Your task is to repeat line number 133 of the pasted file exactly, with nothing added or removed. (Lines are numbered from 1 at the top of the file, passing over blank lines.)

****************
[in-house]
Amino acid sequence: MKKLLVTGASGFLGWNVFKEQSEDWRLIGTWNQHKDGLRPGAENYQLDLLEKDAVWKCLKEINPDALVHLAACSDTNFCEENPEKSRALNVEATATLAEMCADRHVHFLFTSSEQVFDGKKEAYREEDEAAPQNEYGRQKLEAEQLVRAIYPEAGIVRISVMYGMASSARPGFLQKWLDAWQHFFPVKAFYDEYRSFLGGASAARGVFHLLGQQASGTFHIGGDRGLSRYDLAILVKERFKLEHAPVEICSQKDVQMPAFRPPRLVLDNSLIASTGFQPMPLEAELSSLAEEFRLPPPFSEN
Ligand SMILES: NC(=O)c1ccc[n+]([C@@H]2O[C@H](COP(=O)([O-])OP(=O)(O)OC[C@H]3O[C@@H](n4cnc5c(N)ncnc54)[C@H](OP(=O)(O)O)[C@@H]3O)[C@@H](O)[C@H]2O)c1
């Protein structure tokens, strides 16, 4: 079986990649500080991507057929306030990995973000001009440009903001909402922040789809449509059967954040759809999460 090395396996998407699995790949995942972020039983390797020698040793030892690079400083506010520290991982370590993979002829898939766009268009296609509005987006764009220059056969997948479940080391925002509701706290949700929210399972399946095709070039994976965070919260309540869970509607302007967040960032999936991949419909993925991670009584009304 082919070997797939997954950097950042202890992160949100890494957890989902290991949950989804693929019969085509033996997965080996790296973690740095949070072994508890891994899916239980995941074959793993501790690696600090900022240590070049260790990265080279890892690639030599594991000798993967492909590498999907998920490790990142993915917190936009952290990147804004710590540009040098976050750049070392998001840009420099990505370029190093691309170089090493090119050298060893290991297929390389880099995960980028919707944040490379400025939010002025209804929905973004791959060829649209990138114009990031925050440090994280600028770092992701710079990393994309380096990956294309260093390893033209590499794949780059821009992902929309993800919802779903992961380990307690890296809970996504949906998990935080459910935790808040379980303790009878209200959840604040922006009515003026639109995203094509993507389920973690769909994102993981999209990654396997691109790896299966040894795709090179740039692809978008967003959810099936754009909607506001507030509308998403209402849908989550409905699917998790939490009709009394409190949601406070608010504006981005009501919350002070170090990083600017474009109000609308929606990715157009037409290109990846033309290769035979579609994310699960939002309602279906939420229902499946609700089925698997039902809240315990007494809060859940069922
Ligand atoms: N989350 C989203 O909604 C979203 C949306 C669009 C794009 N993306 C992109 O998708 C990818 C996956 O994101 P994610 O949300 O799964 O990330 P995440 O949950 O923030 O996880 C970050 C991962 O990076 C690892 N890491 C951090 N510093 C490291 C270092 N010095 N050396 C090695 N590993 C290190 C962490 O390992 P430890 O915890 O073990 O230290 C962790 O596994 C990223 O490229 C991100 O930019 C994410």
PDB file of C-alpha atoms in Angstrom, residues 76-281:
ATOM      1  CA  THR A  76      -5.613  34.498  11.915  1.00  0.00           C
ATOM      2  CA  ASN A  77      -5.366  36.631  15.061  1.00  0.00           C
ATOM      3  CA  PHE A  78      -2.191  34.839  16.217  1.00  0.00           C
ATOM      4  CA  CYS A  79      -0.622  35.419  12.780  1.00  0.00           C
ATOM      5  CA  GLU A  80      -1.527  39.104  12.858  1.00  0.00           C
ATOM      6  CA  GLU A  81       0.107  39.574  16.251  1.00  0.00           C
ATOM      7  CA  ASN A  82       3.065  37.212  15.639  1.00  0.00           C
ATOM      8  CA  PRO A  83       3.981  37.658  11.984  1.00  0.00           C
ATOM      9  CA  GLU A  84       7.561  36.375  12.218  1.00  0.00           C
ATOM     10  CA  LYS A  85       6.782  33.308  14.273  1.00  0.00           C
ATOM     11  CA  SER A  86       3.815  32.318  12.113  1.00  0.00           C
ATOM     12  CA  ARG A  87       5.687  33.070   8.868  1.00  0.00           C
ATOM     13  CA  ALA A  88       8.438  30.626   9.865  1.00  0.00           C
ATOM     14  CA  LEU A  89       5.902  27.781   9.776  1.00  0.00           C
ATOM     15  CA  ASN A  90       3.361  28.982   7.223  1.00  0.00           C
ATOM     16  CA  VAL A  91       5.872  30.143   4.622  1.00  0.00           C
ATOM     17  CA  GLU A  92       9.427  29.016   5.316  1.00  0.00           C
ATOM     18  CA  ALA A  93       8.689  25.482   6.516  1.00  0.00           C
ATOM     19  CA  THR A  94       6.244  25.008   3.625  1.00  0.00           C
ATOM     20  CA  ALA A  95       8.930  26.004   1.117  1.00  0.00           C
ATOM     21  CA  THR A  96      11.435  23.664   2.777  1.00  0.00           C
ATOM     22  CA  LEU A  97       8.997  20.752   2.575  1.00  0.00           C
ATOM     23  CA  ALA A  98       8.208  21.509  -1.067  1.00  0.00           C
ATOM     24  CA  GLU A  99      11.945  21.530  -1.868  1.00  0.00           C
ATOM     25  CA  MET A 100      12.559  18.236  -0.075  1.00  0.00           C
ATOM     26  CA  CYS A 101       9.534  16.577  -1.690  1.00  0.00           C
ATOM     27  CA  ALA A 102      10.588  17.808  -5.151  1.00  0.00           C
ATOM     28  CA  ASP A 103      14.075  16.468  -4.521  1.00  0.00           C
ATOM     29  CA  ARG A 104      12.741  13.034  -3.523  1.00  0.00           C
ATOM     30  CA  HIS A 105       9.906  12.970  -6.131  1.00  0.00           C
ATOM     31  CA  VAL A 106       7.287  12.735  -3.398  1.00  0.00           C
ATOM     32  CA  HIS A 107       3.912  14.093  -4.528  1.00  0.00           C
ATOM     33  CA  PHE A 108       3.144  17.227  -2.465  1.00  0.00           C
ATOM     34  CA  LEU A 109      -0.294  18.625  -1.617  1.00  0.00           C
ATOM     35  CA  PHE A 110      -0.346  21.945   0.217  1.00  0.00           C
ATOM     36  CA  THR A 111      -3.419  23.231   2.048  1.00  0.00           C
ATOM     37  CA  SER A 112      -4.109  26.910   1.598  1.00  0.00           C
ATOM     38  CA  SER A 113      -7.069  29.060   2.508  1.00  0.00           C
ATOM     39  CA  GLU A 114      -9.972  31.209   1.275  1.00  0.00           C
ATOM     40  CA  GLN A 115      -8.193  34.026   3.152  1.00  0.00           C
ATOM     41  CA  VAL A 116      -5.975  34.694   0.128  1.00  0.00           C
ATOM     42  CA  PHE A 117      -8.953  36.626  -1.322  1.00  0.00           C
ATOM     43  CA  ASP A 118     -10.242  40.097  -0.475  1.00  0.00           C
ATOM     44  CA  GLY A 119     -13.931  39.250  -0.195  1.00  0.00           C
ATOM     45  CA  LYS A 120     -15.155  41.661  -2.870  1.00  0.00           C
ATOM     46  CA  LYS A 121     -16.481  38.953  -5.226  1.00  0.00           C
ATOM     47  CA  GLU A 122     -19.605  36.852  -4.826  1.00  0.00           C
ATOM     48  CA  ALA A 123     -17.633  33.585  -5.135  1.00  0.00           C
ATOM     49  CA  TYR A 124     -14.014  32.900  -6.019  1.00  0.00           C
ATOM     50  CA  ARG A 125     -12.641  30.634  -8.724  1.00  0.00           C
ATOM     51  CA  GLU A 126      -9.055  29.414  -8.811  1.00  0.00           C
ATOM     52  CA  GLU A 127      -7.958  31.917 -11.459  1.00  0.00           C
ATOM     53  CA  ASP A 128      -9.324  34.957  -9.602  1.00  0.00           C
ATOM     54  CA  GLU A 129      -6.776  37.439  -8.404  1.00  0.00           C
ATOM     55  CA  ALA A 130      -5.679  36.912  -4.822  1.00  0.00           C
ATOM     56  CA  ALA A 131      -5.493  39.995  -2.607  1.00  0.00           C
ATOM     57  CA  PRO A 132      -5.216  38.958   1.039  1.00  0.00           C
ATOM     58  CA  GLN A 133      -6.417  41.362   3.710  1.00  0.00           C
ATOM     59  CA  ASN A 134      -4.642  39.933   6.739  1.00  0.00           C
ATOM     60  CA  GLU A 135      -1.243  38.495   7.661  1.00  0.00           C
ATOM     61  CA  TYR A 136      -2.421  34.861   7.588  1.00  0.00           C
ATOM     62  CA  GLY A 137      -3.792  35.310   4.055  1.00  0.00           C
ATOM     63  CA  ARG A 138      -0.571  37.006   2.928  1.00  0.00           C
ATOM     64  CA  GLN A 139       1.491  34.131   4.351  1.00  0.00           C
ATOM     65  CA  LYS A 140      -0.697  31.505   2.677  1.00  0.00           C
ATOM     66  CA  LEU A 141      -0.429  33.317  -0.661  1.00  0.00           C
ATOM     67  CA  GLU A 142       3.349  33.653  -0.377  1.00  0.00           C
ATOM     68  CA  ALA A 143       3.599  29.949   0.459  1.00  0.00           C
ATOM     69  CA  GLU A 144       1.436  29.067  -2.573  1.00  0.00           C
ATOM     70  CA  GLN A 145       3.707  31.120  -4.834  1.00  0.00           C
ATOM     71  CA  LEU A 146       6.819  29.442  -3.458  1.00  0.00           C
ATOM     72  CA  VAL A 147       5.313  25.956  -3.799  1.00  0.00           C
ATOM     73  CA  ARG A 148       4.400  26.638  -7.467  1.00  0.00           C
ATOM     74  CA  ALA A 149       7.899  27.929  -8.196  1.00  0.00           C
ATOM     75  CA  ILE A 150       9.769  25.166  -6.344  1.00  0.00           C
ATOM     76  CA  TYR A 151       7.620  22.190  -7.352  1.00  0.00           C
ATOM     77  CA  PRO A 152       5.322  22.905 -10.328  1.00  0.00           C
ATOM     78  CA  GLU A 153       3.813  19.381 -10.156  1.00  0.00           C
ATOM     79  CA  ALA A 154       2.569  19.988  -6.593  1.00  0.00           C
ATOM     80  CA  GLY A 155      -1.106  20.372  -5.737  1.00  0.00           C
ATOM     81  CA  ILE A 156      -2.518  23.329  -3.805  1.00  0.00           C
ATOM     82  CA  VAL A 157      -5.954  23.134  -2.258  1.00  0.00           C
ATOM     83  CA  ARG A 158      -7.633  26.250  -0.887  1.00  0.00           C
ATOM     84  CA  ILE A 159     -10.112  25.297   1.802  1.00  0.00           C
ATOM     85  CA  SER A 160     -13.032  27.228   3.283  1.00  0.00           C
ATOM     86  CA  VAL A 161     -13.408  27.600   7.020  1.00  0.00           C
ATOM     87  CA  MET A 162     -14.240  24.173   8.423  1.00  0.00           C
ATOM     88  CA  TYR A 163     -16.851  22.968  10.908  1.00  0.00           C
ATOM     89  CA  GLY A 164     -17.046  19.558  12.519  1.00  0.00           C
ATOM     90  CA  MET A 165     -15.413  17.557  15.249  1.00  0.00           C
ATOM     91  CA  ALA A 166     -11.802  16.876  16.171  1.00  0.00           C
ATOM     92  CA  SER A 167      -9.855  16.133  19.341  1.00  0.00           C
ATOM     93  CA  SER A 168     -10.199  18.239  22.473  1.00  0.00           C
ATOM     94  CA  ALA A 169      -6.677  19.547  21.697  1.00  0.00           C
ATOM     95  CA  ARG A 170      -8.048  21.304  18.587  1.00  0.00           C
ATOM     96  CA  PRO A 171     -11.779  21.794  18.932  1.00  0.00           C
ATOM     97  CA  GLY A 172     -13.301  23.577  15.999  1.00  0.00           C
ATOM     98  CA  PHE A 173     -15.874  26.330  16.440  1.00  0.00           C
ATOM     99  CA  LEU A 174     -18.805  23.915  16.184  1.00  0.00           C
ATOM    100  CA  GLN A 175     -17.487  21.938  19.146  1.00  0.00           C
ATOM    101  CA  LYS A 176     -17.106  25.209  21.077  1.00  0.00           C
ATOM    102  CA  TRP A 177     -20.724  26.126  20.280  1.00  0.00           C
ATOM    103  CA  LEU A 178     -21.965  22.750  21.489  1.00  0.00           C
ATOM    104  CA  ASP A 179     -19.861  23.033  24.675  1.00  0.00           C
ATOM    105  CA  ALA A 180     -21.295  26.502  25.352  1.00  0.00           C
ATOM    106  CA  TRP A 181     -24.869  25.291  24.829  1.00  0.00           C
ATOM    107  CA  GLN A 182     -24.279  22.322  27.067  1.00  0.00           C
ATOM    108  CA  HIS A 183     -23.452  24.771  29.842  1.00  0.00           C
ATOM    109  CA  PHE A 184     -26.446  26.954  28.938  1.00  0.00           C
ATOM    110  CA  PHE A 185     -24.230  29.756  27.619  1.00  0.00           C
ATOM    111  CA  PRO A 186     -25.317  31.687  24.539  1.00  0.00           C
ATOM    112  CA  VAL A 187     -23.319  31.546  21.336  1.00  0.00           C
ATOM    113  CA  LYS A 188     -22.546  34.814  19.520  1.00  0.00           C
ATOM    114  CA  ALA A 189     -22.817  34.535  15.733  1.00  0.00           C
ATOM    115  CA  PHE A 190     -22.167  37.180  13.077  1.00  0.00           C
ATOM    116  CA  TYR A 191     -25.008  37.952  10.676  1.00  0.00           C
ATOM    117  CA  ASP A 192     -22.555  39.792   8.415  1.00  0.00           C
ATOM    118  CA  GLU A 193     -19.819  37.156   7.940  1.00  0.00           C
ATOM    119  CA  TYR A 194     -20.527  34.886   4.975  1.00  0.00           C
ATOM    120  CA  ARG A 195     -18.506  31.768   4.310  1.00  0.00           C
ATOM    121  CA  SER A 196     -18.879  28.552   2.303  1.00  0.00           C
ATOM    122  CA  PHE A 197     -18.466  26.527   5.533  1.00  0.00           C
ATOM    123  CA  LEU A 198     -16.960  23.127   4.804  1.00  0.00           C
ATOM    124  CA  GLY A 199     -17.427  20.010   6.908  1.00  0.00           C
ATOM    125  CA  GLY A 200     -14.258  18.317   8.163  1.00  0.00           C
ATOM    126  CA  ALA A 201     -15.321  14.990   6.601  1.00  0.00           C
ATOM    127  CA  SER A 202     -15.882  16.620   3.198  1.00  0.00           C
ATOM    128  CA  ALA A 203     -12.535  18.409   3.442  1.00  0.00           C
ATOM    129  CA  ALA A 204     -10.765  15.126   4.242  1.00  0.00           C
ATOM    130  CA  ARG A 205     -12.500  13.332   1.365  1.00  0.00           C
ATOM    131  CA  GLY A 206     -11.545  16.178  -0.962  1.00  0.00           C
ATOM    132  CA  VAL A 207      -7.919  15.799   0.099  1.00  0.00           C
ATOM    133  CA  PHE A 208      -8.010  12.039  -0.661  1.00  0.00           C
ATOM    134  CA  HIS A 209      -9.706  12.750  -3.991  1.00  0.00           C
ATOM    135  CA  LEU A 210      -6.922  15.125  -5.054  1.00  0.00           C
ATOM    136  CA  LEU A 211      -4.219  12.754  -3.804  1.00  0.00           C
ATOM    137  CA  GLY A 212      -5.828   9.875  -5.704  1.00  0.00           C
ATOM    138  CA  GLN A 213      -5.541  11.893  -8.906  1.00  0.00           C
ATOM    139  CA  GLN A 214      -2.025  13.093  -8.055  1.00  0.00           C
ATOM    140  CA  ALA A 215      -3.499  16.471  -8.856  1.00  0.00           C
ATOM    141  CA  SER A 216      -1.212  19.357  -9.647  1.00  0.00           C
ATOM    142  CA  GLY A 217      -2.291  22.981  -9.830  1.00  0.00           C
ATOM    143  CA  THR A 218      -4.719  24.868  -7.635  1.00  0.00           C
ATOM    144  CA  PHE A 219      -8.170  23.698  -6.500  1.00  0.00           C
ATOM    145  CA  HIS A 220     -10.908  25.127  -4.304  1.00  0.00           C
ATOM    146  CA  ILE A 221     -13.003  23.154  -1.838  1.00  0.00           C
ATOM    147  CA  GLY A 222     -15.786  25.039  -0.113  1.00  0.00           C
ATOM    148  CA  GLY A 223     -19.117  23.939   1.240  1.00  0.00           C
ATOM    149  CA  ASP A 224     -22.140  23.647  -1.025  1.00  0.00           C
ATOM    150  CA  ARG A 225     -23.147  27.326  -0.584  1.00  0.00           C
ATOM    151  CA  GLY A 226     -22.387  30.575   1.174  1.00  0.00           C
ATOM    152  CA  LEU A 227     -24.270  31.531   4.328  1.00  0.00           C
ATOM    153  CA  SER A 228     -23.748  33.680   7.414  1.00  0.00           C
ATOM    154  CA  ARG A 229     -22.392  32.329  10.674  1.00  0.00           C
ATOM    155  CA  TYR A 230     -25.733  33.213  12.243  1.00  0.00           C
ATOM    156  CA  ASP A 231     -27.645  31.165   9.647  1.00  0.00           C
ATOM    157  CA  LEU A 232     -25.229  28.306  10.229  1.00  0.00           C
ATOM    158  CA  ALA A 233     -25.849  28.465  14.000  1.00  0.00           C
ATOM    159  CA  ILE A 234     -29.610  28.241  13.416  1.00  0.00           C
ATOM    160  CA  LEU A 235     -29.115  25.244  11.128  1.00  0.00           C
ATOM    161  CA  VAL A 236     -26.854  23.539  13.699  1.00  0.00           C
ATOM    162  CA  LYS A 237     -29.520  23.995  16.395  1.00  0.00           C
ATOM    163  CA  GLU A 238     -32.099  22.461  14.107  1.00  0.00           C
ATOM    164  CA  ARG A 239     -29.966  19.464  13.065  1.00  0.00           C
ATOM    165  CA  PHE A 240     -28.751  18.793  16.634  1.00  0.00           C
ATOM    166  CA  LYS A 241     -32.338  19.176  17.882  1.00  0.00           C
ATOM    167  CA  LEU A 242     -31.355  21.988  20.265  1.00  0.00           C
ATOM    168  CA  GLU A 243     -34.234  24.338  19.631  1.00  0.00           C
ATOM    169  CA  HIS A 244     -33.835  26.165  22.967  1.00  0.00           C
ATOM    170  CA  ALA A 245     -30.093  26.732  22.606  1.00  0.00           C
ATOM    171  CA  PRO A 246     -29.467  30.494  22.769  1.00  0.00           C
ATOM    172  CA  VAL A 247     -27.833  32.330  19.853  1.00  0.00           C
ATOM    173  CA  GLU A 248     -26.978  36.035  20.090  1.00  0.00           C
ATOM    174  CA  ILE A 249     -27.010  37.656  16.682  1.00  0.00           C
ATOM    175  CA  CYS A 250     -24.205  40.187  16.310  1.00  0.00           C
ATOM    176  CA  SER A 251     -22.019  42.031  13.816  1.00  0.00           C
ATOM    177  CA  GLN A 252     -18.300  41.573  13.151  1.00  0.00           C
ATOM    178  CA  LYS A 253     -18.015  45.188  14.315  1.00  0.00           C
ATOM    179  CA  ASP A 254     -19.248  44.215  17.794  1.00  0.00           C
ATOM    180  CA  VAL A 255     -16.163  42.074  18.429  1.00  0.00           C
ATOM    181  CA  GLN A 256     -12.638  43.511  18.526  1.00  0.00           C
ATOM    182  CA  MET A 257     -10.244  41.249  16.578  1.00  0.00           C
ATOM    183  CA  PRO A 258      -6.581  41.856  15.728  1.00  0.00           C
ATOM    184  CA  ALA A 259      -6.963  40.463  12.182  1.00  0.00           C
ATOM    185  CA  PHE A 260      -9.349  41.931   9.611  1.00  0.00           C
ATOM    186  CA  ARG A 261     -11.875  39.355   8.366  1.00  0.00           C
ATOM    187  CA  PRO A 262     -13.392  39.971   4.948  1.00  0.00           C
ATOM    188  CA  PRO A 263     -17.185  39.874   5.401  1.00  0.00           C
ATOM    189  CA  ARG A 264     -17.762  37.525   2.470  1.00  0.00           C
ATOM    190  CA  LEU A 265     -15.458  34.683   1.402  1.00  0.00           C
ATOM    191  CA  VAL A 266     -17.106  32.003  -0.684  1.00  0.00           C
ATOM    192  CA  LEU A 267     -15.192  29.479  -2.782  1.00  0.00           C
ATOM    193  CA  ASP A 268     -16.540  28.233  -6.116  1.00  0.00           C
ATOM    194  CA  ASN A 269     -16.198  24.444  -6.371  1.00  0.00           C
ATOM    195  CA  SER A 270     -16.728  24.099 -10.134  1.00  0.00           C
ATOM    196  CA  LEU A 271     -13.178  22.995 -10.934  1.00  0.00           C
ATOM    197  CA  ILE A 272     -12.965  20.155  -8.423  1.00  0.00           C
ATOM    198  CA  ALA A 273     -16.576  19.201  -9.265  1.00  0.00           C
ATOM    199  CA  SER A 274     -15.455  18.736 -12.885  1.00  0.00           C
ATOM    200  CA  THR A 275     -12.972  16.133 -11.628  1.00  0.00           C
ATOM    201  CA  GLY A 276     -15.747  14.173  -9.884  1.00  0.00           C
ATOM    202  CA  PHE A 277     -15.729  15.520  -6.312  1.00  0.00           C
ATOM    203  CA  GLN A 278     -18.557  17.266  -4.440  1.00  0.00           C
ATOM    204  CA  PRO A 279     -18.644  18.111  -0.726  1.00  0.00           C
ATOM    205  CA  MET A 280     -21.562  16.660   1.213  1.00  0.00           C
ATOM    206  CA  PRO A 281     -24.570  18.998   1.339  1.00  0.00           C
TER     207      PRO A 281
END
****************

ATOM    127  CA  SER A 202     -15.882  16.620   3.198  1.00  0.00           C